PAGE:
For the benefit of anybody too young to know and in a hugely simplified format,  Berlin was captured at the end of the second world war and shared between the allied forces.  The Brits and the Americans taking it from the west and the Soviets from the east.  When all died down, the eastern side came under the control of the soviets and the Western allies took on the west.  With parts of Germany also under soviet control a border was established and the city of  Berlin was not only divided but the western part left stranded like an island, under the control of the UK, and the US but sitting in what was to be named “East Germany”  Routes in to Berlin were heavily restricted and patrolled by both soviet and East German troops and police. We were about to enter a main route in by road – The Berlin Corridor.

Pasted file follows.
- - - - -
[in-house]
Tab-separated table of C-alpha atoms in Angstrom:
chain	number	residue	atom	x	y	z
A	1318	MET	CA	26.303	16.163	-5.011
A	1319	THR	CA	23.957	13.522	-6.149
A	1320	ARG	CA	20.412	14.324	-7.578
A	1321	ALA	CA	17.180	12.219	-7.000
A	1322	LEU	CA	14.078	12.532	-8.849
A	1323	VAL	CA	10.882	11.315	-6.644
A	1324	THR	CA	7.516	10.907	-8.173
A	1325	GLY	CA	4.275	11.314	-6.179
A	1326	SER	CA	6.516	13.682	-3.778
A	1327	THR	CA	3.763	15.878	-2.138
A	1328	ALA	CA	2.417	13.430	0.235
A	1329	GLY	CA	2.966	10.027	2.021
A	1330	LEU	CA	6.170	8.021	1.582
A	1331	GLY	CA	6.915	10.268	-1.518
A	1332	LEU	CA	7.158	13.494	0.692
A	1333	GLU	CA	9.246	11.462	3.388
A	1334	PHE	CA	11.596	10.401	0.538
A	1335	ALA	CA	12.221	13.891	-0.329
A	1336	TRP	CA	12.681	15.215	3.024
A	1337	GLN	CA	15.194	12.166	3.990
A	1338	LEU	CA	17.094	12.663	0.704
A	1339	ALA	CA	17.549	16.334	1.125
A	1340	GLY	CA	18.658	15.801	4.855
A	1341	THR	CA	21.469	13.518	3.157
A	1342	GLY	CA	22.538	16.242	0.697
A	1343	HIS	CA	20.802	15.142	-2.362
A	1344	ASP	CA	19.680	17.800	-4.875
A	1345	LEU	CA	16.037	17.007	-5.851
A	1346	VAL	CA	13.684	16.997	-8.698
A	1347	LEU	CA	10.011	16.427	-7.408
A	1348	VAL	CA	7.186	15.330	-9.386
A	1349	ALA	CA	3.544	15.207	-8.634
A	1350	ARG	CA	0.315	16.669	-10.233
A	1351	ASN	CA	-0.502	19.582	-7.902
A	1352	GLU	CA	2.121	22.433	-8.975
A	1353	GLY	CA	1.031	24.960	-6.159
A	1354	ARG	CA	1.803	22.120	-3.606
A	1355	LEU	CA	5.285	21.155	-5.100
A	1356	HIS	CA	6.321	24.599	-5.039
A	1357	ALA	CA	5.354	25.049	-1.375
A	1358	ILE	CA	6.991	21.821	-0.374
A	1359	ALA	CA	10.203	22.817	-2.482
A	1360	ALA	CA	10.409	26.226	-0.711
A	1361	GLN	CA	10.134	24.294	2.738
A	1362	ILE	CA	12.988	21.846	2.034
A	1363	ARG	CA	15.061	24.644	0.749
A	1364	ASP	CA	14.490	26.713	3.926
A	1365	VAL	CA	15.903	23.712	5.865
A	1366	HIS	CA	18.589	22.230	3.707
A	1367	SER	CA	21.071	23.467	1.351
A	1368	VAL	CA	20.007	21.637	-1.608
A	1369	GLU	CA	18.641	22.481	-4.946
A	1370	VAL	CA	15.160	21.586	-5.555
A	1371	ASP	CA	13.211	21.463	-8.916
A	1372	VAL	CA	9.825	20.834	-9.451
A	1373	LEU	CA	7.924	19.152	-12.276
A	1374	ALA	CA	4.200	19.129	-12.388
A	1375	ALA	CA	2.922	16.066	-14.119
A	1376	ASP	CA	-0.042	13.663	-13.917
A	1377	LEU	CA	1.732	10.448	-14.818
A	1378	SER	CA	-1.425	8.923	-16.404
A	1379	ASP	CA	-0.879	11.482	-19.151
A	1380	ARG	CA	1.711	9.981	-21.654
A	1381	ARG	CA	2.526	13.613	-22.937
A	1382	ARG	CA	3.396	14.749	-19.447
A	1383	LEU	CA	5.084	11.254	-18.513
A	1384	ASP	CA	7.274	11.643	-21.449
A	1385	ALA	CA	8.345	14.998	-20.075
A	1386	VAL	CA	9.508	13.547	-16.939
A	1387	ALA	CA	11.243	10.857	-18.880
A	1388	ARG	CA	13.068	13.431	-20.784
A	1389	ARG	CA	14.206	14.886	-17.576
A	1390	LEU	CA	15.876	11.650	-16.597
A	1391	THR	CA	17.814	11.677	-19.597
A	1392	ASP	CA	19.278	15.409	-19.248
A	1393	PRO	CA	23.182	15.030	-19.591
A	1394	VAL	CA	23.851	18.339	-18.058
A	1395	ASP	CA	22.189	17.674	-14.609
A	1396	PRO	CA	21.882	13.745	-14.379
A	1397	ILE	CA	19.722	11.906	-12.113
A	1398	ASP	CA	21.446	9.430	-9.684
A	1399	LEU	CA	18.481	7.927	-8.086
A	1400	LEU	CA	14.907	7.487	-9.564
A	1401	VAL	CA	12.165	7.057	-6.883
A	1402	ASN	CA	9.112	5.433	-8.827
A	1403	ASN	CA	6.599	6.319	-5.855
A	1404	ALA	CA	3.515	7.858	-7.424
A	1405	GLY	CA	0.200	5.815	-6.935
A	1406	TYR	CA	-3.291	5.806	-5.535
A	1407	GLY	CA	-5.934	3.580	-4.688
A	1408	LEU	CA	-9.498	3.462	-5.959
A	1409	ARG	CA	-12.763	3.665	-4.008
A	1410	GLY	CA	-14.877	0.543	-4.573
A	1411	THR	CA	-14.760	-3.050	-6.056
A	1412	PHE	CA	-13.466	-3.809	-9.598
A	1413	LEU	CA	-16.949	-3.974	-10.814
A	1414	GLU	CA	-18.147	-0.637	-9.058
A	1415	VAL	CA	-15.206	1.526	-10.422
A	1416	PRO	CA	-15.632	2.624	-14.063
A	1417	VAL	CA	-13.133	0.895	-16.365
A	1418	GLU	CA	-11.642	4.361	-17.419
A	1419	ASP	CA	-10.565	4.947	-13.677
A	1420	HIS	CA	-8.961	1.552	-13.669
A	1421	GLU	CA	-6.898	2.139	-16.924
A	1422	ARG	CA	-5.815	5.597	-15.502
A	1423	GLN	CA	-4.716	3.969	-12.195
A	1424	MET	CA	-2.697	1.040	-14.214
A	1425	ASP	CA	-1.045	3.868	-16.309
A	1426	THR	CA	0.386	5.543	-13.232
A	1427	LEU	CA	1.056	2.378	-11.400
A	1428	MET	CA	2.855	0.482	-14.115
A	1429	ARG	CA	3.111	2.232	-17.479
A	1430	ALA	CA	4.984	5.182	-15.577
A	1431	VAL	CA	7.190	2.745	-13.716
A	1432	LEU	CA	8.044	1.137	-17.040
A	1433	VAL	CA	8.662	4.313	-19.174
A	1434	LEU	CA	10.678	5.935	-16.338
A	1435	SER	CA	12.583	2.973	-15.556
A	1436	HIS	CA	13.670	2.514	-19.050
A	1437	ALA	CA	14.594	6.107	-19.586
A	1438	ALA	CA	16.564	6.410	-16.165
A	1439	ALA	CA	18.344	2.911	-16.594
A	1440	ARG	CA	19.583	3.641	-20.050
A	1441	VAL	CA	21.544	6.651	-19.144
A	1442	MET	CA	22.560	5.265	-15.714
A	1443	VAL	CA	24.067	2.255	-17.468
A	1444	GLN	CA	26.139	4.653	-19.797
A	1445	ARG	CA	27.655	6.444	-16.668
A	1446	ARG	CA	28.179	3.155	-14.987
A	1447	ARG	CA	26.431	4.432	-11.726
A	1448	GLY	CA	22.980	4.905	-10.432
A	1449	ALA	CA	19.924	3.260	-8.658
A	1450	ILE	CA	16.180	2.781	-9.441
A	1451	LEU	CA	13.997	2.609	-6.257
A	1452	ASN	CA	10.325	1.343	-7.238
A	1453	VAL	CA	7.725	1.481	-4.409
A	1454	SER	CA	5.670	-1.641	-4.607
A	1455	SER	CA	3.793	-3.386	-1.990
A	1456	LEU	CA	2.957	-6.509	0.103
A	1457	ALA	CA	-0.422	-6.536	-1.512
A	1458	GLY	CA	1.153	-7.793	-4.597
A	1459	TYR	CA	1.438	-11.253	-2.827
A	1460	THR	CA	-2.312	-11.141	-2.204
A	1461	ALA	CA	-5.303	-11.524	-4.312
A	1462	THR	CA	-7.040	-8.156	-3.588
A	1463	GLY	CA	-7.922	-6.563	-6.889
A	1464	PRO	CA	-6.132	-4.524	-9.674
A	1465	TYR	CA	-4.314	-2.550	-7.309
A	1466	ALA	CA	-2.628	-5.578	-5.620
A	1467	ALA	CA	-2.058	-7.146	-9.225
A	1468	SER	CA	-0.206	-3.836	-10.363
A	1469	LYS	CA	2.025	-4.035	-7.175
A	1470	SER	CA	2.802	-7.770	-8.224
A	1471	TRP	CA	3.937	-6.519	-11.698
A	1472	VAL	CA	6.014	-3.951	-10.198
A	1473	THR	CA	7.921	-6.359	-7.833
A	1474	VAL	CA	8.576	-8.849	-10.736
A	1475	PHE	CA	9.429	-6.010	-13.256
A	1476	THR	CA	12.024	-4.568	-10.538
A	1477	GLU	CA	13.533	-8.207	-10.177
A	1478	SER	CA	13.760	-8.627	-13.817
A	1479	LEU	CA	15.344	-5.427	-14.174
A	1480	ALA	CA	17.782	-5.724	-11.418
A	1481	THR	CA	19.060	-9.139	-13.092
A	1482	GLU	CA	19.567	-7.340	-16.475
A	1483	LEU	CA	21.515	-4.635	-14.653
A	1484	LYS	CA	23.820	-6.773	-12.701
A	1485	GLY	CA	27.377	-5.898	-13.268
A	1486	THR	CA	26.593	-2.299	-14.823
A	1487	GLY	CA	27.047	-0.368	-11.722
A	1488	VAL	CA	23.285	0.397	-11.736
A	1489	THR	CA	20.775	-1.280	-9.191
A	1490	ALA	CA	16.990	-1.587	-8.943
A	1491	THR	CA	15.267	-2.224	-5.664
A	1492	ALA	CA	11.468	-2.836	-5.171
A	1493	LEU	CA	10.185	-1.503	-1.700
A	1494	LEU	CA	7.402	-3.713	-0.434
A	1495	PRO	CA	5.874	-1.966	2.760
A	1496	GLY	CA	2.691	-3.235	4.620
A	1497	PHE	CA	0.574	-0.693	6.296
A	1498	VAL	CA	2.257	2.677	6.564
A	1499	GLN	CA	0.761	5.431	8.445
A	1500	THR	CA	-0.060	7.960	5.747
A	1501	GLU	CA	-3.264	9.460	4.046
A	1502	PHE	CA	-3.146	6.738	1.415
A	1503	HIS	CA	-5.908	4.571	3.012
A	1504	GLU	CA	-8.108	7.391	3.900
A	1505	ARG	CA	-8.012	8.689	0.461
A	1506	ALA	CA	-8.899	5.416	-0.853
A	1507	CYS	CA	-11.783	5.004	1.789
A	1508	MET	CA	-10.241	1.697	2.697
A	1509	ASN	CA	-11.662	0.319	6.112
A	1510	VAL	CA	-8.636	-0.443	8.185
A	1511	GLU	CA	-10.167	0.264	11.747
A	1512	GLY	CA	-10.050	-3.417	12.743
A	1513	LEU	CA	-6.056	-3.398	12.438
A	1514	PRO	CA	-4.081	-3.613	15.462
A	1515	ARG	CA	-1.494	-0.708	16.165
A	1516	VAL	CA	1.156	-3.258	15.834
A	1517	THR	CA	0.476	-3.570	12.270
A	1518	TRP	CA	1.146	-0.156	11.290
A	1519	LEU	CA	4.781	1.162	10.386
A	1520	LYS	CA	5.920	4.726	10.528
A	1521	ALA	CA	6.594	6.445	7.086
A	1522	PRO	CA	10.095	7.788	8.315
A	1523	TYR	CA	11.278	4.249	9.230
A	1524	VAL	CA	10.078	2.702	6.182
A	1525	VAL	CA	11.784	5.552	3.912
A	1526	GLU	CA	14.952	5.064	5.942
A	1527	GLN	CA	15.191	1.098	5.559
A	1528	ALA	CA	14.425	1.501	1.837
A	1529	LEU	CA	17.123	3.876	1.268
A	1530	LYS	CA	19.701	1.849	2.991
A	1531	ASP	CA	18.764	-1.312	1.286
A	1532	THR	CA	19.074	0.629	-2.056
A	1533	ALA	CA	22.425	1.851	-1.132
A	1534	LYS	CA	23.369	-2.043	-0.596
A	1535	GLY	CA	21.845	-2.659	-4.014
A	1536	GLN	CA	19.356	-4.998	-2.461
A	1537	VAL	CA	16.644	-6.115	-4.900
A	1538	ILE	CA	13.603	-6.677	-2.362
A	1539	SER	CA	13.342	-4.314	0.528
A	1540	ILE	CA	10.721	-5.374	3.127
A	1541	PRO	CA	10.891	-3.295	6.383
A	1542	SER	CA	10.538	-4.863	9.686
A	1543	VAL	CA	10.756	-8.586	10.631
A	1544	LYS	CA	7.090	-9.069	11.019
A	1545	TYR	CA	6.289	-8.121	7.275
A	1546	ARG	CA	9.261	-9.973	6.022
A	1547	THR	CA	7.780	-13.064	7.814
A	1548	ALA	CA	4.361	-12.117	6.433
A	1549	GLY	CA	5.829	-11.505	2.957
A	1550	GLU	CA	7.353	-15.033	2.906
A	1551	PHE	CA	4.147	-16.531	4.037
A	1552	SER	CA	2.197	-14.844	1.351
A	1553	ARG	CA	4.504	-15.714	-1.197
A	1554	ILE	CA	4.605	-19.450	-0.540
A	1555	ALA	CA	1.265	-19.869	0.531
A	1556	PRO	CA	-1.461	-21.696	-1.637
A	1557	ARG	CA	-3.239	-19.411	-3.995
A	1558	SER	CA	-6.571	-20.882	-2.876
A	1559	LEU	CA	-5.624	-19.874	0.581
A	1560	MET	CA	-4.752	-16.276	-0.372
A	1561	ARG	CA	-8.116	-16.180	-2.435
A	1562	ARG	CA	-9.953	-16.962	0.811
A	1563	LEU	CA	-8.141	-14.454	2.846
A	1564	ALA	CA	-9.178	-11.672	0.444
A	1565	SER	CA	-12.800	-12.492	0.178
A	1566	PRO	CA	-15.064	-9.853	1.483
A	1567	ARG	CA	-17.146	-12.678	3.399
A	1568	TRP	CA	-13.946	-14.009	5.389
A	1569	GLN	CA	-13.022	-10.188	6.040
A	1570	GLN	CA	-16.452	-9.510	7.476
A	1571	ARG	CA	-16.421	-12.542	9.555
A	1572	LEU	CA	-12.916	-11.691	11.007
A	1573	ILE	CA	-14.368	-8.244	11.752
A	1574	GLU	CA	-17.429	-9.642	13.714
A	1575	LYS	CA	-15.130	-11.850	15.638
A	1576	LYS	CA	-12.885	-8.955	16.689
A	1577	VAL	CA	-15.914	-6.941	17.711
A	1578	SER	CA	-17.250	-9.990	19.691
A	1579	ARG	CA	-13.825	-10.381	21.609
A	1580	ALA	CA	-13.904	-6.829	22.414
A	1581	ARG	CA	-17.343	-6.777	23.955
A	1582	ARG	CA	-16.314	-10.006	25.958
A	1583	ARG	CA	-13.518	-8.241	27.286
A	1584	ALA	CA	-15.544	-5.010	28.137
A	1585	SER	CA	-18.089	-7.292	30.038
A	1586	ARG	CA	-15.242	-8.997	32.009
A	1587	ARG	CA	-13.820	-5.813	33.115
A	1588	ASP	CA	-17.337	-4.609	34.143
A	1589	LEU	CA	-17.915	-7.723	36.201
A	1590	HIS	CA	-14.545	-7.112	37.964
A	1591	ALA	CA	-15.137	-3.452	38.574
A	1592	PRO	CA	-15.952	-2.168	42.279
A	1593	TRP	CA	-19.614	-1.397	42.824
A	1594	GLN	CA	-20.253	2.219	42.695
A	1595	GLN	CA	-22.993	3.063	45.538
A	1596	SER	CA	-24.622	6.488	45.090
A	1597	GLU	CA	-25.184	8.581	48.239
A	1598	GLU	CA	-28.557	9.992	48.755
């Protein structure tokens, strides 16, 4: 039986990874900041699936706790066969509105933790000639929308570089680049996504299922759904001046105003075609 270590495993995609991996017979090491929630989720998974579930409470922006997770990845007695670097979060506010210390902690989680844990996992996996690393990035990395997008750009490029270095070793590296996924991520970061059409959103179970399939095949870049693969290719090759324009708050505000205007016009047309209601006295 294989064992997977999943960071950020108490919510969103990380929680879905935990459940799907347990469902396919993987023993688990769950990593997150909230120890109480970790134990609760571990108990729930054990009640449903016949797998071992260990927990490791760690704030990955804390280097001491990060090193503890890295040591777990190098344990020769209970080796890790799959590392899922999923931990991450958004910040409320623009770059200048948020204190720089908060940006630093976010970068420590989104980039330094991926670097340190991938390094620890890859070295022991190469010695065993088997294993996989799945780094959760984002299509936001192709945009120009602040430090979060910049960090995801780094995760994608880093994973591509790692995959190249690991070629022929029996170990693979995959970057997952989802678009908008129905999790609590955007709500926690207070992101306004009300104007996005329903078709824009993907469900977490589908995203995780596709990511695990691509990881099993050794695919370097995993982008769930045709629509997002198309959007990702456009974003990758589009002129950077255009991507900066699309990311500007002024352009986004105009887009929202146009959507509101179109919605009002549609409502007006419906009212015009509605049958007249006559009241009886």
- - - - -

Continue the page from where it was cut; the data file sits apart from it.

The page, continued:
We had arrived at a small venue and important military base at the beginning of the Berlin Corridor called Helmstadt.  Here we prepared for the trip through the corridor by the NAAFI entertainments boss, a small Irish guy called Jimmy who would accompany us through the process and into Berlin. The old Transit van had to be washed and basic mechanics checked and all our paperwork was processed and put in order. Our first stop would be checkpoint Bravo and all the personnel at Helmstadt were military police and security staff from the allied forces who manned it. They were pretty impressed with us as a band as the average age of us at that time was about the same as the staff based at the small base. Our blend of light rock and pop tunes of the day was perfect for them and as the night wore on we ventured into heavier material but it never got to even mildly hectic as the MP’s and security staff were on an important base doing very important work and none of us could break down the hard shell in which they had learned to operate.